Shooting directly at approaching rider is on the other hand a difficult choice because it can yield a very good portrait of the intensely focused rider before a jump:
…but the rising or jump itself can look bit bland or unappealing from that angle because horse is blocking the rider and the photo does not look particularly dynamic.
By positioning yourself slightly angled towards the obstacle can give a better perspective on the jump, both riders expression can be seen as well as the tension of the horse as the front legs are clearing the bars:
Things to look out – the tracking itself is pretty straightforward as the rider will remain in AF section at all times and nothing is interrupting AF view. The important part is to visualise yourself a trajectory what the horse will be following in the air – they are going to rise above the bars for quite a lot. While tracking, make sure to anticipate that movement and not to cut the head off the riders in your shots. Same principle applies in the dance photography – learn to anticipate what your subject will be doing and frame your shot accordingly. Standing human will only occupy up to a 1×2 meters of space, while a jumping one will use much more.
This perspective is well used in the portrait photography as well as many other subjects, like cars or architecture. If it works for them, then it also has a definite appeal in sports as well. Depending on the how tight the final shot will be set it will give more context to the situation as well as pleasing aesthetics. Below are wide shot of a rider and a following mid-shot, the second one has by far more tension, anticipation and emotion than wider shot, which more or less just establishes the current situation in a fair way.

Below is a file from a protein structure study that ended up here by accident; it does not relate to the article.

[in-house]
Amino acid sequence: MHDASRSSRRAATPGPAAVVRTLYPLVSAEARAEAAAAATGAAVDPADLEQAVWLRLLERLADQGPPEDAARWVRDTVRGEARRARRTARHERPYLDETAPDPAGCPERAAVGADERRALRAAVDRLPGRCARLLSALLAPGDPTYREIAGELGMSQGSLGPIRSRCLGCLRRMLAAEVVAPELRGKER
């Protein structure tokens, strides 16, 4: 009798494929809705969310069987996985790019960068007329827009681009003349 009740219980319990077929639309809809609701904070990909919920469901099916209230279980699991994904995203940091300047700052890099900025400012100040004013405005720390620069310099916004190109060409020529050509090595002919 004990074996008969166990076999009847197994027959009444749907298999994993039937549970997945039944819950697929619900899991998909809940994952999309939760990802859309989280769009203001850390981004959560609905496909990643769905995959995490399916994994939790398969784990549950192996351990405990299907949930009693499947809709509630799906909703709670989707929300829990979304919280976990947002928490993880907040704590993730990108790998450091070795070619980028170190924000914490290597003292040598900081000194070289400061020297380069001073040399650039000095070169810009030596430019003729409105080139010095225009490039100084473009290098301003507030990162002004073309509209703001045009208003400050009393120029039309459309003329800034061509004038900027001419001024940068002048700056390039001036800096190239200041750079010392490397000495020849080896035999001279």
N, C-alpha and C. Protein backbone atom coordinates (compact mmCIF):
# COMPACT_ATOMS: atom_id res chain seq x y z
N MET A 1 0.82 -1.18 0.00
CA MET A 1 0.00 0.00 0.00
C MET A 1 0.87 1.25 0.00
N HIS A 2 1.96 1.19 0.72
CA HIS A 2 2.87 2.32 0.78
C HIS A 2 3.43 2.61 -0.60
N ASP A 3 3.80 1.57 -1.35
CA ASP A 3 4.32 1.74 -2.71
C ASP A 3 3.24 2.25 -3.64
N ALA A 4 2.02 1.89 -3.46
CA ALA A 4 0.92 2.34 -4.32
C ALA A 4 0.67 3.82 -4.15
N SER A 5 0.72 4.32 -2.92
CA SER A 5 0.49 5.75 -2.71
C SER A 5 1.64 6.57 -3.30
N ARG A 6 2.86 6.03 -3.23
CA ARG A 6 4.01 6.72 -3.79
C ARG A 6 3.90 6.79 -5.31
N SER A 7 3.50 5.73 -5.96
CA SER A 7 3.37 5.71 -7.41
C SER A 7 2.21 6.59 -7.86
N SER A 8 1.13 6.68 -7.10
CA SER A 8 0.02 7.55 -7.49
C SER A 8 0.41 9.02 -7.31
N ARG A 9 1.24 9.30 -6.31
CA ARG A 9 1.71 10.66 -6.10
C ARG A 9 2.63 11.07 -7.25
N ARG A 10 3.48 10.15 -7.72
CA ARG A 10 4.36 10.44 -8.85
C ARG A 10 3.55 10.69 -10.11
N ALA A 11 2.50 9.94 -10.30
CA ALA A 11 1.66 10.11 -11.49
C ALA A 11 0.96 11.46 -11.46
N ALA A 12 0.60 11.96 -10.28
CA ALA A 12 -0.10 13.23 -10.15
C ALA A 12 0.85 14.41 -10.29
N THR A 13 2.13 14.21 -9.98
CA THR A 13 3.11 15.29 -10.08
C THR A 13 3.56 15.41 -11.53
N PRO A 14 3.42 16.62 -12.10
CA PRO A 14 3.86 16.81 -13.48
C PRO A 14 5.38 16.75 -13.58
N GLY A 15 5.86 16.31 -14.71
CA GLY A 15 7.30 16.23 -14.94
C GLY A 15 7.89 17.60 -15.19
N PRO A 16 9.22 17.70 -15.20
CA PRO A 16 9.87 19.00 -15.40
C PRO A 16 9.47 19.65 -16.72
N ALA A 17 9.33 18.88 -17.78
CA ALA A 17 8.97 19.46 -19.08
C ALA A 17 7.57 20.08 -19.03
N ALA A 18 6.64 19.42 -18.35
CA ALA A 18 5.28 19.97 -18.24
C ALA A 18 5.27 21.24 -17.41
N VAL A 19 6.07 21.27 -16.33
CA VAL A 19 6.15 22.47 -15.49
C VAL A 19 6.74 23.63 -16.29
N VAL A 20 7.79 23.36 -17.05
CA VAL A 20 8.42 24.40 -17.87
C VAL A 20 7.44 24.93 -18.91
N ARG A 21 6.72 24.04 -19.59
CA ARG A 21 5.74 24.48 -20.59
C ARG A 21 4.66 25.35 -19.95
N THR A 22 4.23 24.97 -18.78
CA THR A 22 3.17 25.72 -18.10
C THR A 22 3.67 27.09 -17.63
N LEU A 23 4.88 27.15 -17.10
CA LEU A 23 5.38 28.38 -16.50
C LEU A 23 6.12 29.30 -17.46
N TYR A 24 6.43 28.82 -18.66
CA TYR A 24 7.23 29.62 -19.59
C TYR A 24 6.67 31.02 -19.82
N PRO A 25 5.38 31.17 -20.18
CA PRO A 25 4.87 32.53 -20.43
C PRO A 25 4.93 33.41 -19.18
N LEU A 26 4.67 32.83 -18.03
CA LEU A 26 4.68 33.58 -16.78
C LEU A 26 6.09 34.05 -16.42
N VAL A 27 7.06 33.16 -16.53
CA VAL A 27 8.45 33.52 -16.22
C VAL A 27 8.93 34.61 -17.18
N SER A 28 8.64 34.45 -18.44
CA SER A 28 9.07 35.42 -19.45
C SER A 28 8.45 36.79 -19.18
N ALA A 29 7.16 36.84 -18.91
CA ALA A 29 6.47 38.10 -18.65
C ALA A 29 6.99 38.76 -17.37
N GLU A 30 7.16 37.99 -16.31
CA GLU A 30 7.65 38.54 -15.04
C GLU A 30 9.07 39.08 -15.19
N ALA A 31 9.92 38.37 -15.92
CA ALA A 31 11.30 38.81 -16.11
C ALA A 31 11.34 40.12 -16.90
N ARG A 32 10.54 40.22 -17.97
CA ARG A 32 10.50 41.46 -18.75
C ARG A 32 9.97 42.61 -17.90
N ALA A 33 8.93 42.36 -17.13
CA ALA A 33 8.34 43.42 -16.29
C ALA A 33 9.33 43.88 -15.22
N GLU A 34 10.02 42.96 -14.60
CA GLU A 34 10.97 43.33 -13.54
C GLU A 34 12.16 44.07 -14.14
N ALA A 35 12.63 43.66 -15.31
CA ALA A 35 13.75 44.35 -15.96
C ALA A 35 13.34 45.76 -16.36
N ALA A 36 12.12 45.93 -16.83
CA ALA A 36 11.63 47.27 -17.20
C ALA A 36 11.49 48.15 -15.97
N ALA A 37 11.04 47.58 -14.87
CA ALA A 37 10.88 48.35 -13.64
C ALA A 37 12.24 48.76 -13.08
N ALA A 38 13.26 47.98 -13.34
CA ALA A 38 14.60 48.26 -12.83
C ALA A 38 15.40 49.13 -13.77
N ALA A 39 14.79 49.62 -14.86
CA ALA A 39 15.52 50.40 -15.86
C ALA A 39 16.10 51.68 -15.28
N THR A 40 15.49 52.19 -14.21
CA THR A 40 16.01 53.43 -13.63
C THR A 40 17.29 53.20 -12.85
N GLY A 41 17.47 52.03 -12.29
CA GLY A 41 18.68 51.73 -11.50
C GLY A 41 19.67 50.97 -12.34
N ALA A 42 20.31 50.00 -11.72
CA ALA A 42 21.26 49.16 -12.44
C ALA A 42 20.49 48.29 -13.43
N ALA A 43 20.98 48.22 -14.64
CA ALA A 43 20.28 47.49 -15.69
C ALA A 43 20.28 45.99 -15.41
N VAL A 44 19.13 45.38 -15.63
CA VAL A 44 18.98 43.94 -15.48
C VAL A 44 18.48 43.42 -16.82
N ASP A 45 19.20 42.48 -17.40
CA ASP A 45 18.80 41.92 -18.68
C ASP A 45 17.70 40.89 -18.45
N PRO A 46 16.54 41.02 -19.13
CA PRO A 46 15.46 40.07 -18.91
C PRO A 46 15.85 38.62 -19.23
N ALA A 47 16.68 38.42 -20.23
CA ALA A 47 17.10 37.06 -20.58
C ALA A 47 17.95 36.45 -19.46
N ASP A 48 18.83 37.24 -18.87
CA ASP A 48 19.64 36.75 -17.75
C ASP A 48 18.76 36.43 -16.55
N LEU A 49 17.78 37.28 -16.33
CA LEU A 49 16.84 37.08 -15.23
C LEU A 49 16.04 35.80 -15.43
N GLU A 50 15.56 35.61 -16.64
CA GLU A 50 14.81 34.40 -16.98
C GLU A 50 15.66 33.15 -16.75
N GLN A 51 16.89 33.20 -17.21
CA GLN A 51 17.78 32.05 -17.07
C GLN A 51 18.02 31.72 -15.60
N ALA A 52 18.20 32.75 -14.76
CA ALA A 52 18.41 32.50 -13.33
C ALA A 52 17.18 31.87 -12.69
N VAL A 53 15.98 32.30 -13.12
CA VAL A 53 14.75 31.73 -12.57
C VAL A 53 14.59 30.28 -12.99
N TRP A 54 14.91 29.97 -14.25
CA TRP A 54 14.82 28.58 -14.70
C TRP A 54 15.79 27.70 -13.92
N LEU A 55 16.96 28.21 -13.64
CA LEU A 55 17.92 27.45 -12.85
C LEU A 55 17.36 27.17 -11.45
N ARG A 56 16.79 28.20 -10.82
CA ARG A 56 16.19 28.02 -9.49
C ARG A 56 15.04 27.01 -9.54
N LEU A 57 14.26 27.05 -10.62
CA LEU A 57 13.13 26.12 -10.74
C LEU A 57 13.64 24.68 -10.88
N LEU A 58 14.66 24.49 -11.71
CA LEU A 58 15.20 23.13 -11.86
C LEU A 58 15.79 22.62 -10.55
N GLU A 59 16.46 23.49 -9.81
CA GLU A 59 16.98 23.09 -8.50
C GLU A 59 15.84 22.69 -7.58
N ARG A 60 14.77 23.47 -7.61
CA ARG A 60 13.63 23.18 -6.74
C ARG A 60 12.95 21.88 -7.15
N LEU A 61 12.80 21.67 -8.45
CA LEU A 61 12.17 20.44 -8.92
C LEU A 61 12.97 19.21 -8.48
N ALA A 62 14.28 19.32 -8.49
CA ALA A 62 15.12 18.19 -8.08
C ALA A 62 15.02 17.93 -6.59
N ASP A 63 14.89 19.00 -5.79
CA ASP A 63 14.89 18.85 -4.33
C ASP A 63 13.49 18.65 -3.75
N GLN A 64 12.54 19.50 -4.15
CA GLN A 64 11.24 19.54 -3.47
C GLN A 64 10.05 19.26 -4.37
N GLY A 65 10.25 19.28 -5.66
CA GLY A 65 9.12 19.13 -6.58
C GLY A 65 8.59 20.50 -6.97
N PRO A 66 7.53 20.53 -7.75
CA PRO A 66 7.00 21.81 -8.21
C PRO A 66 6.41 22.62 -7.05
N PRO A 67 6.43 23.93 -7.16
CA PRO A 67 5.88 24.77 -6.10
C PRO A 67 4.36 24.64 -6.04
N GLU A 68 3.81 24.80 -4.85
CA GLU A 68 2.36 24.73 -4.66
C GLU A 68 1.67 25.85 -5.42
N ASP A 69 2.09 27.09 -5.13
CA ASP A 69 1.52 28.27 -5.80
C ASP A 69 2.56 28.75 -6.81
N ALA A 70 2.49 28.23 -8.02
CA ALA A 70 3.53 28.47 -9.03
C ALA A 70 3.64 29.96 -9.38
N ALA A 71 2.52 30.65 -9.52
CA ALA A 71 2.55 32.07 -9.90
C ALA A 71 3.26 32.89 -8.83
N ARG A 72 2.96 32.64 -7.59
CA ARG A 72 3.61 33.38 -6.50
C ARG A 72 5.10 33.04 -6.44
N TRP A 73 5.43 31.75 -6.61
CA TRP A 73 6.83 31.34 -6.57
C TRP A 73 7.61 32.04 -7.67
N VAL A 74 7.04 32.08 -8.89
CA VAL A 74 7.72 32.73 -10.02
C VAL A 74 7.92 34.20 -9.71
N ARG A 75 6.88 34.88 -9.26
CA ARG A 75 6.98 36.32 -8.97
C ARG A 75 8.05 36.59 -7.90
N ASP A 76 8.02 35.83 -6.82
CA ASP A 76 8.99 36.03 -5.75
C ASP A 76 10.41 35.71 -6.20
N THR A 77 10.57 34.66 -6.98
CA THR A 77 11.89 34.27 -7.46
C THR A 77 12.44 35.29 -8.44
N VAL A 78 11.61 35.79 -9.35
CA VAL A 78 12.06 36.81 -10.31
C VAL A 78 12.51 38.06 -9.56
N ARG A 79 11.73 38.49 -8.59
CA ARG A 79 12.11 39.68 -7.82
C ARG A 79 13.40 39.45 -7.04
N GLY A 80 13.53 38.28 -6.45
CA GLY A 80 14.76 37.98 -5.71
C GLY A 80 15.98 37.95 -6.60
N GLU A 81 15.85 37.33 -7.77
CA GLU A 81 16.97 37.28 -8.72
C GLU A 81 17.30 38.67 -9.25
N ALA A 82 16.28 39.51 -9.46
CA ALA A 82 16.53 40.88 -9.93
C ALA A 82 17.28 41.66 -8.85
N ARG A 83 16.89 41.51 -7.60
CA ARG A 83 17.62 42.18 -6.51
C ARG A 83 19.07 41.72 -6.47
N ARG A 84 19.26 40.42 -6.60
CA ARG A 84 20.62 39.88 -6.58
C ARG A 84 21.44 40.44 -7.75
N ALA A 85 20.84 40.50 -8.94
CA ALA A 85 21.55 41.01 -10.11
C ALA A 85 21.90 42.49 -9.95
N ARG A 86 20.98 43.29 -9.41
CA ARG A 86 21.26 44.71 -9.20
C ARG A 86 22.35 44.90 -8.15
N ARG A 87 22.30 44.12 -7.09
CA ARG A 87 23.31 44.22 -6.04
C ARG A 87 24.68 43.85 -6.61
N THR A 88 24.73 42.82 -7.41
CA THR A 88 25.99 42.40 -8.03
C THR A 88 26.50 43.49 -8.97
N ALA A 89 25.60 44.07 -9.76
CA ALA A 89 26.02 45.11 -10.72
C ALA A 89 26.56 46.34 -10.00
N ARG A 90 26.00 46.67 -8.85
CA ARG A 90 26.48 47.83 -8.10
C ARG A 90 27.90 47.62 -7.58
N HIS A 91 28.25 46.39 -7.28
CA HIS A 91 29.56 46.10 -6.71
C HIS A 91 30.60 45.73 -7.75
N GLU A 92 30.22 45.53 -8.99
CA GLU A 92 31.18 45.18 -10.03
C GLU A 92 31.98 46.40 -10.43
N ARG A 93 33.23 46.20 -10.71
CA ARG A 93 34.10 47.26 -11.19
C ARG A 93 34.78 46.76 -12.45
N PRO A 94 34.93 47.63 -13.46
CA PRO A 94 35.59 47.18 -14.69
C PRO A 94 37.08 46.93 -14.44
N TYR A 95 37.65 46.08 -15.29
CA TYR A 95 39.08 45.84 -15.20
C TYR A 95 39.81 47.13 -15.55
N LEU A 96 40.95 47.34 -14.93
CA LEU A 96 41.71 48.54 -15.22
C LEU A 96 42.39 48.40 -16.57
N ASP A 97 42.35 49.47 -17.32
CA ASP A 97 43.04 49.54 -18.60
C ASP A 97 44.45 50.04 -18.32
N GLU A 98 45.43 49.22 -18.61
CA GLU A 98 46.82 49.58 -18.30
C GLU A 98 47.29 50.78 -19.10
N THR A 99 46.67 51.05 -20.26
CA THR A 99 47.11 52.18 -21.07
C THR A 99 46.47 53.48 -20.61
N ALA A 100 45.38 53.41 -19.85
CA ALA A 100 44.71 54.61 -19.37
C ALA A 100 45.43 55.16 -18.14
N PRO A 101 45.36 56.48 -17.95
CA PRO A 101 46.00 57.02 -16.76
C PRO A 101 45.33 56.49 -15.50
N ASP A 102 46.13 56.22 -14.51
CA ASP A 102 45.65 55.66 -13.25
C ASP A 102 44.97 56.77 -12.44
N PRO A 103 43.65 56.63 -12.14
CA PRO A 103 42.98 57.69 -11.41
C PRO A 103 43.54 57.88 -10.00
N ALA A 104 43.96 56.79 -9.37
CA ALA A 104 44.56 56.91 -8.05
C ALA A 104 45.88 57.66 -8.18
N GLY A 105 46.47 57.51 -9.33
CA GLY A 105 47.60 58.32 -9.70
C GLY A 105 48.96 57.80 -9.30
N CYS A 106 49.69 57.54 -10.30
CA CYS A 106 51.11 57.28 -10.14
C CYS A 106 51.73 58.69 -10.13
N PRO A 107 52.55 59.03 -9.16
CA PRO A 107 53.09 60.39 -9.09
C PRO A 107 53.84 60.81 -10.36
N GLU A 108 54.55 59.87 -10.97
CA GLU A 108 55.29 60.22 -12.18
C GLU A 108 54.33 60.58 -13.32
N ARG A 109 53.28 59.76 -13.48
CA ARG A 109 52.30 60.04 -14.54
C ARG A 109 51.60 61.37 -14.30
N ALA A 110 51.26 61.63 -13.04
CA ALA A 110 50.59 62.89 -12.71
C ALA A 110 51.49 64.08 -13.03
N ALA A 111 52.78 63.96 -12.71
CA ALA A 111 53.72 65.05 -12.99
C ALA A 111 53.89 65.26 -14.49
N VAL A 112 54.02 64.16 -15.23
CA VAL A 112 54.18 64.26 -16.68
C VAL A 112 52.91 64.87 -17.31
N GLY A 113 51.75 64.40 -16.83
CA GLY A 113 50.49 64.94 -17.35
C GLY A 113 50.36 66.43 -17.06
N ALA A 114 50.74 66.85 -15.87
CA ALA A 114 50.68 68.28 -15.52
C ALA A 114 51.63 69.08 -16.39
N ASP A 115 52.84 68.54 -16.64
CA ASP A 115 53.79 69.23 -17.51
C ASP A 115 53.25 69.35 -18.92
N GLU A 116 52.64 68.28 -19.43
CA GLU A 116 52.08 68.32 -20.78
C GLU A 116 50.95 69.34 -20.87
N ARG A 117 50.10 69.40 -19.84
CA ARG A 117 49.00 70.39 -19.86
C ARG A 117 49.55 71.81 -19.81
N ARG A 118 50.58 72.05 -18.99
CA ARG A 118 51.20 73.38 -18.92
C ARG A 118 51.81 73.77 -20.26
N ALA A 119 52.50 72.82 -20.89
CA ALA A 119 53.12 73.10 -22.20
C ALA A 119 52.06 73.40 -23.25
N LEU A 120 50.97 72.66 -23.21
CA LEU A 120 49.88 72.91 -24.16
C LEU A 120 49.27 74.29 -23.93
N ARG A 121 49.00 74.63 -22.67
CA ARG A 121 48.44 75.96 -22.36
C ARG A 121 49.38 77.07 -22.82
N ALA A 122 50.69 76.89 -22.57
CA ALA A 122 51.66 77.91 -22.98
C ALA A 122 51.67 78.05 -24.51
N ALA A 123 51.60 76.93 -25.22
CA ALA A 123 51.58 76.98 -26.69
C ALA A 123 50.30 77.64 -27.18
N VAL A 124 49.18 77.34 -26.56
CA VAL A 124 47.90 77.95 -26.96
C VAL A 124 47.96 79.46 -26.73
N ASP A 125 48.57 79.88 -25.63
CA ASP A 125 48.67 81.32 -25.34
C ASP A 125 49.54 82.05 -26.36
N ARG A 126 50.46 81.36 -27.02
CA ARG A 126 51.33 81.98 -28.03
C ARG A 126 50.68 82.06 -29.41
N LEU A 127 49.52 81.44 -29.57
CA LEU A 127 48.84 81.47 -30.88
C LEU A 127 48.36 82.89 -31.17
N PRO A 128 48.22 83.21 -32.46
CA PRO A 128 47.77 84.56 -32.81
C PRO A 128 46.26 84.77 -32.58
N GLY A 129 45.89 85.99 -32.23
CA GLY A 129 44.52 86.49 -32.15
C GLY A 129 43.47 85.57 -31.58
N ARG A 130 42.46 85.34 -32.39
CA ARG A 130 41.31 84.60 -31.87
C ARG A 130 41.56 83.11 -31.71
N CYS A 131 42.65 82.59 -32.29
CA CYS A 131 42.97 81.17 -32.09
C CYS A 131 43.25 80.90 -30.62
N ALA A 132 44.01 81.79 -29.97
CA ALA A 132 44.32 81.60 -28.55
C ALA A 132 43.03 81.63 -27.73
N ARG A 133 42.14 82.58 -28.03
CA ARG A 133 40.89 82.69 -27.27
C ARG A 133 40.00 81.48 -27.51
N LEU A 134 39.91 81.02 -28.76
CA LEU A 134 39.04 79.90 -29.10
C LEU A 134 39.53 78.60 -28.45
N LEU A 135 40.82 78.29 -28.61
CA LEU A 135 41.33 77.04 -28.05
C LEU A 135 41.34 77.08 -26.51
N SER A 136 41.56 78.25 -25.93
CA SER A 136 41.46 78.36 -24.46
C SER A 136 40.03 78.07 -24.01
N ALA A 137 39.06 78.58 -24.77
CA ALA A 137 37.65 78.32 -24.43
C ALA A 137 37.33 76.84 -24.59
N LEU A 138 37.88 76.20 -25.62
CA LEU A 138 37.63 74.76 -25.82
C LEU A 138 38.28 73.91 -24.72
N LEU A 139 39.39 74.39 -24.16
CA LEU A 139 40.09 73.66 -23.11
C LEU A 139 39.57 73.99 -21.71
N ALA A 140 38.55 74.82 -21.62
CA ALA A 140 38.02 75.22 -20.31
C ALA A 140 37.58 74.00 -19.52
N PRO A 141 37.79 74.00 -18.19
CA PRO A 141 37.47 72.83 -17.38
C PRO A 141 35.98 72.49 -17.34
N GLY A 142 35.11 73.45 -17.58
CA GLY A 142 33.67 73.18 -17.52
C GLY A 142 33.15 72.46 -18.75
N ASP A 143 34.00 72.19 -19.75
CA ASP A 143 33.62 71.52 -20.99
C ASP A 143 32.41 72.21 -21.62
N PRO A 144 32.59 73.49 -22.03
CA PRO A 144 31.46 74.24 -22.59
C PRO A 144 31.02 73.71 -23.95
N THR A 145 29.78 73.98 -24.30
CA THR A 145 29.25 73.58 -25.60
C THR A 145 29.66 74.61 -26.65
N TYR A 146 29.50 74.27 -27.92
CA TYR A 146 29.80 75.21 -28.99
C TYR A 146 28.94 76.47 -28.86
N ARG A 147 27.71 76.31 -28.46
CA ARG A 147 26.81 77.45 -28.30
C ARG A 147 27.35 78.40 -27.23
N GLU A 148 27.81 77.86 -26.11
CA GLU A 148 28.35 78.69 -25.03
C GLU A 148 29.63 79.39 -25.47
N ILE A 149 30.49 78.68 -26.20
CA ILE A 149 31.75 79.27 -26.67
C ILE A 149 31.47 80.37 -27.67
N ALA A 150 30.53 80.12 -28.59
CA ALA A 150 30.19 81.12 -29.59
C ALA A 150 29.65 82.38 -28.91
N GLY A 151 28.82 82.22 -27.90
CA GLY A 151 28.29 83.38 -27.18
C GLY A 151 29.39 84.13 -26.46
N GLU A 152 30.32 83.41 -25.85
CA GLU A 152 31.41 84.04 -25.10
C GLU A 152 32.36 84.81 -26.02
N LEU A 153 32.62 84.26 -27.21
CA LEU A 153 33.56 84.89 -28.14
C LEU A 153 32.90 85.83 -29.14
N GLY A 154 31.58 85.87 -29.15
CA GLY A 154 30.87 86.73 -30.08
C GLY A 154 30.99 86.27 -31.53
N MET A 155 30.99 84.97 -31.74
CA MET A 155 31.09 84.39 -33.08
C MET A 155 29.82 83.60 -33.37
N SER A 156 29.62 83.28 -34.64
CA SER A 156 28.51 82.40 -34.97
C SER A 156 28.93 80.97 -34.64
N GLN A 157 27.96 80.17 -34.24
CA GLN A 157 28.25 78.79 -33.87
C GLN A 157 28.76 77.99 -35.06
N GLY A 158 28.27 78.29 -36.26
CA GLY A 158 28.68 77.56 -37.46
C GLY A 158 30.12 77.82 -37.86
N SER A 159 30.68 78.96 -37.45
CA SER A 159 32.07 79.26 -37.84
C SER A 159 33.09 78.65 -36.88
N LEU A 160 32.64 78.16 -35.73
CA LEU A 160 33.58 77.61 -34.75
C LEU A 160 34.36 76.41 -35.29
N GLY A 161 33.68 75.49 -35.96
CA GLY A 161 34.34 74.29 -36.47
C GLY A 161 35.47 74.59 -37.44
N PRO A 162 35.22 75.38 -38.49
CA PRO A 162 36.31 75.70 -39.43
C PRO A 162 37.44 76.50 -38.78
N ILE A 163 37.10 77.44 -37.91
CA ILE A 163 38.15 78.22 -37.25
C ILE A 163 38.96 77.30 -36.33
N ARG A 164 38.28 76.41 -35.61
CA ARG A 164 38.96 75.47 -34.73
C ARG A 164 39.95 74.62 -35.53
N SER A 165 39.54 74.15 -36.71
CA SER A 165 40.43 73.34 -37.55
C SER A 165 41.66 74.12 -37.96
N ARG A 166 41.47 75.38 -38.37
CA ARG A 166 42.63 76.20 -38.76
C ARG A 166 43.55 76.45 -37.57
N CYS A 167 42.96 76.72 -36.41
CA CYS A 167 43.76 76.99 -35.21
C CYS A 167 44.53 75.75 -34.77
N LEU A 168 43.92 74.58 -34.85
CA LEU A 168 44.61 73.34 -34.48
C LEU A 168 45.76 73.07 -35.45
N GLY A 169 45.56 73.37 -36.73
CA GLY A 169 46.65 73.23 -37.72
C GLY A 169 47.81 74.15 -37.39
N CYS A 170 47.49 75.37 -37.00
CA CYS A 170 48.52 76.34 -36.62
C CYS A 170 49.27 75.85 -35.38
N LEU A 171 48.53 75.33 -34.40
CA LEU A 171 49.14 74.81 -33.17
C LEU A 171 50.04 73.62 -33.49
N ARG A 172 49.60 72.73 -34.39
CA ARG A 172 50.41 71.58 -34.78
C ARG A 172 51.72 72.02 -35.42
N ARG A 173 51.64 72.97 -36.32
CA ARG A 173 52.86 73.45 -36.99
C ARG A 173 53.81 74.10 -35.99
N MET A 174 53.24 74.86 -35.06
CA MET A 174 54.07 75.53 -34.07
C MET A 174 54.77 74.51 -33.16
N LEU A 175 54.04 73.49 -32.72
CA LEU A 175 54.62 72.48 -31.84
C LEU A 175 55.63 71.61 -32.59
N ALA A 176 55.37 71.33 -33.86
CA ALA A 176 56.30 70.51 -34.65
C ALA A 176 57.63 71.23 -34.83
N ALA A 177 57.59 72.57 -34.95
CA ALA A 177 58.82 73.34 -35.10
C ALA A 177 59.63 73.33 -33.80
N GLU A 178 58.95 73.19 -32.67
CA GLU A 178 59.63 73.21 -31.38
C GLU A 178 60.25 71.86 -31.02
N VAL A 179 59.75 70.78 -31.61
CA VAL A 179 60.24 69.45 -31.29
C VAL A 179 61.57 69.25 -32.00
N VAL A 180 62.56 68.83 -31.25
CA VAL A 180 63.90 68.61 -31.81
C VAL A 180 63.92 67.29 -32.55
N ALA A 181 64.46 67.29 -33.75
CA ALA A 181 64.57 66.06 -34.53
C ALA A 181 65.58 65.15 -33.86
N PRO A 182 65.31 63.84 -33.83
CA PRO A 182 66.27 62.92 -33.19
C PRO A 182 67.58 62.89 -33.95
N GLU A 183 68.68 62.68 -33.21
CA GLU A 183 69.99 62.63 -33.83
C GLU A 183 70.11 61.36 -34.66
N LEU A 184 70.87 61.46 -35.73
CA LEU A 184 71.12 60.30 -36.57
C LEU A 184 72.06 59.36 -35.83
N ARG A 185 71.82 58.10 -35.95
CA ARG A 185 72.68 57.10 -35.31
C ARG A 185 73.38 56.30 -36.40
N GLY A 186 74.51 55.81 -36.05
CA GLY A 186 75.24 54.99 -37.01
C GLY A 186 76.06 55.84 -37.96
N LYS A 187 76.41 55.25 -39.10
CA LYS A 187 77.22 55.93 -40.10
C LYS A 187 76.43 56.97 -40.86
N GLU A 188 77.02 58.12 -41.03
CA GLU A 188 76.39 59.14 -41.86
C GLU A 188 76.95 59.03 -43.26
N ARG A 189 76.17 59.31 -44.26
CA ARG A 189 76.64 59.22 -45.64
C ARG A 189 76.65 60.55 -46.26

Things to watch out: tighter framing is more pleasing and tense with emotions but it is by far harder to execute than straight-on shots. You need to start panning the rider on approach and possibly the AF points will cross the parts of the obstacle as you need to take the photos. That is why it is important to turn down the “Tracking Sensitivity” on a camera body in order not to respond to a obstacles during the tracking process as otherwise you would get a perfectly in focus shot of a nearest post of the obstacle, but most probably, not the rider.
Side-view is also very pleasing angle as the details and tension, both the rider and the horse are well exposed. The wider shots where the horse is fully in frame are quite easy to execute bearing in mind to start tracking early and fire off 2-3 shots during the launch, while keeping enough headroom for the tandem to fit into frame.
Closer side-view shots get more complicated as the tighter framing requires you to follow the rider through the jump, while maintaining a well composed and dynamic shot, where parts of the horse (preferably from the back) will be cropped off from the picture. Also, the details of the obstacle will try to mess up the AF but keeping the steady hand and good faith into your abilities usually saves the day and gives you a good shot where both riders and horse’s expressions are well read.